The Unofficial Guide for Authors (or How to Produce Research Articles Worth Citing). Hengl, T. & Gould, M. Office for Official Publications of the European Communities.
The Unofficial Guide for Authors (or How to Produce Research Articles Worth Citing) [link]Paper  abstract   bibtex   
Most scientific journals provide guidelines for authors – how to format references and prepare artwork, how many copies of the paper to submit and to which address. However, behind any formal editorial system are real people with their professional and personal interests, which often have a profound influence on the chances that your paper will get accepted (or rejected). The official guidelines say little about how you should prepare your paper and what are the chances that it will be accepted. You will not be able to find such information on journal websites. This gave us the idea to write an unofficial guide for authors, in which we could tell you frankly what you can expect from journals, editors, reviewers and, indeed, the whole system of science. We offer some pragmatic tips on how to manage the production of your paper – based on a training programme in academic writing and our own experience. We also address some of the deeper aspects of preparing and publishing research articles as well as the limitations and frustrations that are inherent in current editorial systems such as hyperproduction, phoney co-authors and poor reviews. This guide is primarily intended for inexperienced researchers, although we hope more experienced authors will also find some of the points raised in it of interest.
@book{henglUnofficialGuideAuthors2006,
  title = {The Unofficial Guide for Authors (or How to Produce Research Articles Worth Citing)},
  author = {Hengl, Tomislav and Gould, Mike},
  date = {2006},
  publisher = {{Office for Official Publications of the European Communities}},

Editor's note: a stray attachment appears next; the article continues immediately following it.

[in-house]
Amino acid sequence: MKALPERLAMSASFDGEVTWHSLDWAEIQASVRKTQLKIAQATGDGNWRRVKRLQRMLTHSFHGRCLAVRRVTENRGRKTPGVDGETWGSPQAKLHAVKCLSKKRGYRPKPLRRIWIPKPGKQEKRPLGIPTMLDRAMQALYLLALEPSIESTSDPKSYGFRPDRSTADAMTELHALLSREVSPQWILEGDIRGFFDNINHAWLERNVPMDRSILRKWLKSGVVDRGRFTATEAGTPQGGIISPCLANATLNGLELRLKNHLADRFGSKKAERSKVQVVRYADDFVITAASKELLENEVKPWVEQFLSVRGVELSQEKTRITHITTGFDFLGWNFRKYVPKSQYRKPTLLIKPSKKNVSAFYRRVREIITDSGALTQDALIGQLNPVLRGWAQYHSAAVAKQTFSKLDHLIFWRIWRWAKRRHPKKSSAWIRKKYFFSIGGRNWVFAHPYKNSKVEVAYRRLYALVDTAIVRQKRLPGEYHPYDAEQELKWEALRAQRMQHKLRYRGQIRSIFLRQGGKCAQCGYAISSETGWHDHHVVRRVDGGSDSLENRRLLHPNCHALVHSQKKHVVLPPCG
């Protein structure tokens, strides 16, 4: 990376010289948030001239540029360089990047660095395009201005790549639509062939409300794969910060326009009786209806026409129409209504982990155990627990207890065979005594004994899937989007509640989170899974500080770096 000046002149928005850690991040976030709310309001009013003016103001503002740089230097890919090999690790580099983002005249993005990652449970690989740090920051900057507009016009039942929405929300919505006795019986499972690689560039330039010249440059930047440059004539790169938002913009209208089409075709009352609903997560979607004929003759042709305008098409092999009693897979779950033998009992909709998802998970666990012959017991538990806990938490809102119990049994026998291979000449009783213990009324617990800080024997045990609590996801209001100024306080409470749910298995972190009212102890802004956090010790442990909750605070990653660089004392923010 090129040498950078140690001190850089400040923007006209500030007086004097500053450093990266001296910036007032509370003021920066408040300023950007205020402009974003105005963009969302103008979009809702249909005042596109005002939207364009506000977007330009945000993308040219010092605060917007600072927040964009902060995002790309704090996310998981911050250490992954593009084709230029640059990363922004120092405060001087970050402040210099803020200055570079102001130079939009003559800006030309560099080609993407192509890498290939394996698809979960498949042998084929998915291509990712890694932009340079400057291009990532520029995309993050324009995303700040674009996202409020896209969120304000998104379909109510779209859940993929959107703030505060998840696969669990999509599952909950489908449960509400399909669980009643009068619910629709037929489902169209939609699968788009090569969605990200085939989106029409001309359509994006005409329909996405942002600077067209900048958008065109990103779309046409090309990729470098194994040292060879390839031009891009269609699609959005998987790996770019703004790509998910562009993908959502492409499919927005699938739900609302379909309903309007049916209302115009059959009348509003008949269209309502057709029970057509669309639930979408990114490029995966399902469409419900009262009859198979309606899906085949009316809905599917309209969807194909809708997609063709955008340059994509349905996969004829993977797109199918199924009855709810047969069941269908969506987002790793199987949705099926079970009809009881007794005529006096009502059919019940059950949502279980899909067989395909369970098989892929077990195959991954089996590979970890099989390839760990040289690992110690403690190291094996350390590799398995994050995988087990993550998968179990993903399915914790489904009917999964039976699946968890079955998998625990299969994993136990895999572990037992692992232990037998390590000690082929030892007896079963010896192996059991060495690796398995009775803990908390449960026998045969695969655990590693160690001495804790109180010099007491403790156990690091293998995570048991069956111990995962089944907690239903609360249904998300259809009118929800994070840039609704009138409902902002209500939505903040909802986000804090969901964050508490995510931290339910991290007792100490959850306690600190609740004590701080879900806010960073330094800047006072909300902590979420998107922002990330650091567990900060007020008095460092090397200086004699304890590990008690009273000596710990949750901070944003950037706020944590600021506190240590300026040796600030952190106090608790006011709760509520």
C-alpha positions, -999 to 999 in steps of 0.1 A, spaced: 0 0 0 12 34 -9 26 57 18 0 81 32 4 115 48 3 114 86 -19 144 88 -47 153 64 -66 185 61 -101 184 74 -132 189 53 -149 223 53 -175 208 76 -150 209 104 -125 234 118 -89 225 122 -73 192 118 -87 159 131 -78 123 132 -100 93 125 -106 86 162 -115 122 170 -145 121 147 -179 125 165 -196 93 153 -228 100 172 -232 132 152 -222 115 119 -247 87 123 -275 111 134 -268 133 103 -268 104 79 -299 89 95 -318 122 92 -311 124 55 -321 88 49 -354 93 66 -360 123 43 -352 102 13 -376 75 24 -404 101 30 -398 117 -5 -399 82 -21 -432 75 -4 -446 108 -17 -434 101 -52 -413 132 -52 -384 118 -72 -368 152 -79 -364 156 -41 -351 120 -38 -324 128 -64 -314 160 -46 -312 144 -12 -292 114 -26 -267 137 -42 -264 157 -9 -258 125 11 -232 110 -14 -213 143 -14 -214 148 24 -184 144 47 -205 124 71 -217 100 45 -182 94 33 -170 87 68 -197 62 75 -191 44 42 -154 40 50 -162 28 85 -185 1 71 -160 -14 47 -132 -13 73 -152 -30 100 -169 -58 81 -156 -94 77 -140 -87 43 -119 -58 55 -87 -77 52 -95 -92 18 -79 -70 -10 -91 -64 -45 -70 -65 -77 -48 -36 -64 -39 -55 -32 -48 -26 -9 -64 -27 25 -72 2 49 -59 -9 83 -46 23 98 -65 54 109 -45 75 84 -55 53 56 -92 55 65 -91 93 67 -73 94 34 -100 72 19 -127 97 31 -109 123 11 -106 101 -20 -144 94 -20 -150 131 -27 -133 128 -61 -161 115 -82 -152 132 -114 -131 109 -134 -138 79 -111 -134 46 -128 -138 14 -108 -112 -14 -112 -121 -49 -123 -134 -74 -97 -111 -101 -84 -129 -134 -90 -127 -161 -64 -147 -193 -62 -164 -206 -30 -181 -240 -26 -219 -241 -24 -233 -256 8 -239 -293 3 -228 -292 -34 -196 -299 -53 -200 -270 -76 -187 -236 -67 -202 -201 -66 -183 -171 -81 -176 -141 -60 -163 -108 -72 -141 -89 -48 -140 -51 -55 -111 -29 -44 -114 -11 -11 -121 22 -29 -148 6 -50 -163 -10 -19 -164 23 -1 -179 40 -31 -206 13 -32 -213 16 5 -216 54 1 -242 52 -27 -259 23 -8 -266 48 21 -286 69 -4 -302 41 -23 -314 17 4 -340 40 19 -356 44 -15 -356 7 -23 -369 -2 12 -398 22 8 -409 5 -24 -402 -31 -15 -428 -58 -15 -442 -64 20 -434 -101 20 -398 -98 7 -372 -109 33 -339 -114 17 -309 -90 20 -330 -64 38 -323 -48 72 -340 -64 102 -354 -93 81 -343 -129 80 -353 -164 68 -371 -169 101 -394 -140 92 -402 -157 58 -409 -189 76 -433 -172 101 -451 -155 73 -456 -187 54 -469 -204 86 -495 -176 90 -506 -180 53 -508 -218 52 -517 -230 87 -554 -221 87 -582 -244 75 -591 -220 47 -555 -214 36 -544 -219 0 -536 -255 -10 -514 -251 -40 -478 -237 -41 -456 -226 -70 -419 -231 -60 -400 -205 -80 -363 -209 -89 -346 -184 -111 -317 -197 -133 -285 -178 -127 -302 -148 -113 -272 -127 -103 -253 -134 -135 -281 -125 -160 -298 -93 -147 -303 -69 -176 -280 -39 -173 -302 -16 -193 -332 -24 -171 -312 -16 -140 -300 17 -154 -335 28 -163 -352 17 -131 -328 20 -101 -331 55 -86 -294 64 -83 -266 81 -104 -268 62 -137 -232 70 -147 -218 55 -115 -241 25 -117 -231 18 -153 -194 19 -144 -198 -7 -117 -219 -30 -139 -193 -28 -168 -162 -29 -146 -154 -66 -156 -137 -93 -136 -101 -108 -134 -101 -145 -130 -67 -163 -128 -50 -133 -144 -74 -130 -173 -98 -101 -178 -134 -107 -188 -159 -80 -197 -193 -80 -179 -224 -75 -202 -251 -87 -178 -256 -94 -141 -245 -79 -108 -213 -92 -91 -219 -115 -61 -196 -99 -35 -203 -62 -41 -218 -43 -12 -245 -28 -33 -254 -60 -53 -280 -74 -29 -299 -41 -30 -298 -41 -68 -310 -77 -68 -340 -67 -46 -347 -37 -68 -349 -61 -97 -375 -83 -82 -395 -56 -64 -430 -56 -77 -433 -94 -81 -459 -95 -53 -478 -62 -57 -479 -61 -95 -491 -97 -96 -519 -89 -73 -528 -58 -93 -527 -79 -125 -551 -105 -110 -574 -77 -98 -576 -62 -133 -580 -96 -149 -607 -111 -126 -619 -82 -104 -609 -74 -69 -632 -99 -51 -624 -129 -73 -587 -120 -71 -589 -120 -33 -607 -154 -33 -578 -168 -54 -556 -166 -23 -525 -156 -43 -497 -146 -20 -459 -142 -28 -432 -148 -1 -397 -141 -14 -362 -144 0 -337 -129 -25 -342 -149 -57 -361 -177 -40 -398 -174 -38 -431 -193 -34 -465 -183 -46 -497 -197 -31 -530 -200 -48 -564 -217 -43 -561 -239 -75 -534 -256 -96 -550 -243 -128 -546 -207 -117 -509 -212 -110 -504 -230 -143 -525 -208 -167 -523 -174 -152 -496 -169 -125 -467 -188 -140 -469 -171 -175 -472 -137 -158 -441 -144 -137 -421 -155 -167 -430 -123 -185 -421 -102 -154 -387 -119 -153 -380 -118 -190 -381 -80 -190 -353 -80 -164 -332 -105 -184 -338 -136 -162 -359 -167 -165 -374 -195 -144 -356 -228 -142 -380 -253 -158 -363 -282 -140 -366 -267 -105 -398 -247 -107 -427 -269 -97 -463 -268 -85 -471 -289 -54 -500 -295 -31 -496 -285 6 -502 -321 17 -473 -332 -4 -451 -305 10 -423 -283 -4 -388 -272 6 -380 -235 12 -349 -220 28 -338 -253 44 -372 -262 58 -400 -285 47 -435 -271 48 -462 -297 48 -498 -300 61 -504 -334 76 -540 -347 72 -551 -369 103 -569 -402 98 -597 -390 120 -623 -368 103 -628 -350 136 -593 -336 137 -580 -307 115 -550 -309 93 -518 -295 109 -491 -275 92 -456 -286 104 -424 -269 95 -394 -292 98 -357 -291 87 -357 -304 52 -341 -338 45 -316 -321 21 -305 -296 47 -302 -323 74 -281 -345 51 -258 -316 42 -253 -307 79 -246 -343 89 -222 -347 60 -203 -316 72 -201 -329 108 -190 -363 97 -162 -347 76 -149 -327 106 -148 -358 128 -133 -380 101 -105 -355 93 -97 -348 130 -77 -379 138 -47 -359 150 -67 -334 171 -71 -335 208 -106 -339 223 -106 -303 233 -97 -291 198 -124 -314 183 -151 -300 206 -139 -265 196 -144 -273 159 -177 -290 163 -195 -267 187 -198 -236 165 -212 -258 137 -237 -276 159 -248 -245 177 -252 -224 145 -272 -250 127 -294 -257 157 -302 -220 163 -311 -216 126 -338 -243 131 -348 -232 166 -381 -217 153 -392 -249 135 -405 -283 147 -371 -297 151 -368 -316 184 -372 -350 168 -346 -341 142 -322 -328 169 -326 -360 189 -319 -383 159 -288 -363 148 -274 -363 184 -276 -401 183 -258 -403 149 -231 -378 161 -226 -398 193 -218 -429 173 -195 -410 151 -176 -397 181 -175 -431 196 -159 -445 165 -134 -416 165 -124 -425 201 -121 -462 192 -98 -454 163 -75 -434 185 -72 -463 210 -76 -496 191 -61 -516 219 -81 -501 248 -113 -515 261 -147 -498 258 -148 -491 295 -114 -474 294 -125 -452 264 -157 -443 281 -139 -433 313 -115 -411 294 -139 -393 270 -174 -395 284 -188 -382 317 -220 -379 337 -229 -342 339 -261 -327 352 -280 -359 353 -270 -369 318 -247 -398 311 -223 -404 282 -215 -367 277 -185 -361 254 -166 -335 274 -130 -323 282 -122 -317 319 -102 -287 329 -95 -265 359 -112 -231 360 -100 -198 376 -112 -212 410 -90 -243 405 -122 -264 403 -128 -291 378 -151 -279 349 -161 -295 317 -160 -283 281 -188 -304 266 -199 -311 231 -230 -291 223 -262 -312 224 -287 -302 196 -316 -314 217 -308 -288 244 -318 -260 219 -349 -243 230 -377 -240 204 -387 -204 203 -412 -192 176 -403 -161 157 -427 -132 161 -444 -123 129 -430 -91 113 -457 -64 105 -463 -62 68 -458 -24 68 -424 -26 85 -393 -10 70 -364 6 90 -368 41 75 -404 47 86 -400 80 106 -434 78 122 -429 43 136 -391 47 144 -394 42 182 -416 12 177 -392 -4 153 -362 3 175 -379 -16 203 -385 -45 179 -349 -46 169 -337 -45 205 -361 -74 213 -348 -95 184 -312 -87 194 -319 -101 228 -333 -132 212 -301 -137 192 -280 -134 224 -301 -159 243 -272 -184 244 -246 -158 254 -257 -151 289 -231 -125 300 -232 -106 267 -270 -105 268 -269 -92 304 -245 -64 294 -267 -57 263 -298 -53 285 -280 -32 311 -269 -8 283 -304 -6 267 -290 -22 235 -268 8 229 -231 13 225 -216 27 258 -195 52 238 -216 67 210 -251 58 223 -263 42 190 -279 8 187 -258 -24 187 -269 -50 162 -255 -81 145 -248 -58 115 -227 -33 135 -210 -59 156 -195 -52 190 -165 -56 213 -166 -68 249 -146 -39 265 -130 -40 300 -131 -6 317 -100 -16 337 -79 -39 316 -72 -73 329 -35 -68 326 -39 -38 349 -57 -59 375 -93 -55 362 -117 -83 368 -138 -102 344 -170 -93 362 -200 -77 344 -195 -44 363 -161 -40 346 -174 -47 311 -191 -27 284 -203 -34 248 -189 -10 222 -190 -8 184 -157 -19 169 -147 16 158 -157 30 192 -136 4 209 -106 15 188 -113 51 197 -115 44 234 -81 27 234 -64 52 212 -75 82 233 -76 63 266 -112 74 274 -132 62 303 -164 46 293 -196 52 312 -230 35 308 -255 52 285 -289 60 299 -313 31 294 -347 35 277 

location = {{Luxembourg}},
  url = {http://mfkp.org/INRMM/article/14679851},
  abstract = {Most scientific journals provide guidelines for authors – how to format references and prepare artwork, how many copies of the paper to submit and to which address. However, behind any formal editorial system are real people with their professional and personal interests, which often have a profound influence on the chances that your paper will get accepted (or rejected). The official guidelines say little about how you should prepare your paper and what are the chances that it will be accepted. You will not be able to find such information on journal websites. This gave us the idea to write an unofficial guide for authors, in which we could tell you frankly what you can expect from journals, editors, reviewers and, indeed, the whole system of science. We offer some pragmatic tips on how to manage the production of your paper -- based on a training programme in academic writing and our own experience. We also address some of the deeper aspects of preparing and publishing research articles as well as the limitations and frustrations that are inherent in current editorial systems such as hyperproduction, phoney co-authors and poor reviews. This guide is primarily intended for inexperienced researchers, although we hope more experienced authors will also find some of the points raised in it of interest.},
  isbn = {92-79-01703-9},
  keywords = {*imported-from-citeulike-INRMM,~INRMM-MiD:c-14679851,check-list,guidelines,publication-bias,publish-or-perish,scientific-communication}
}
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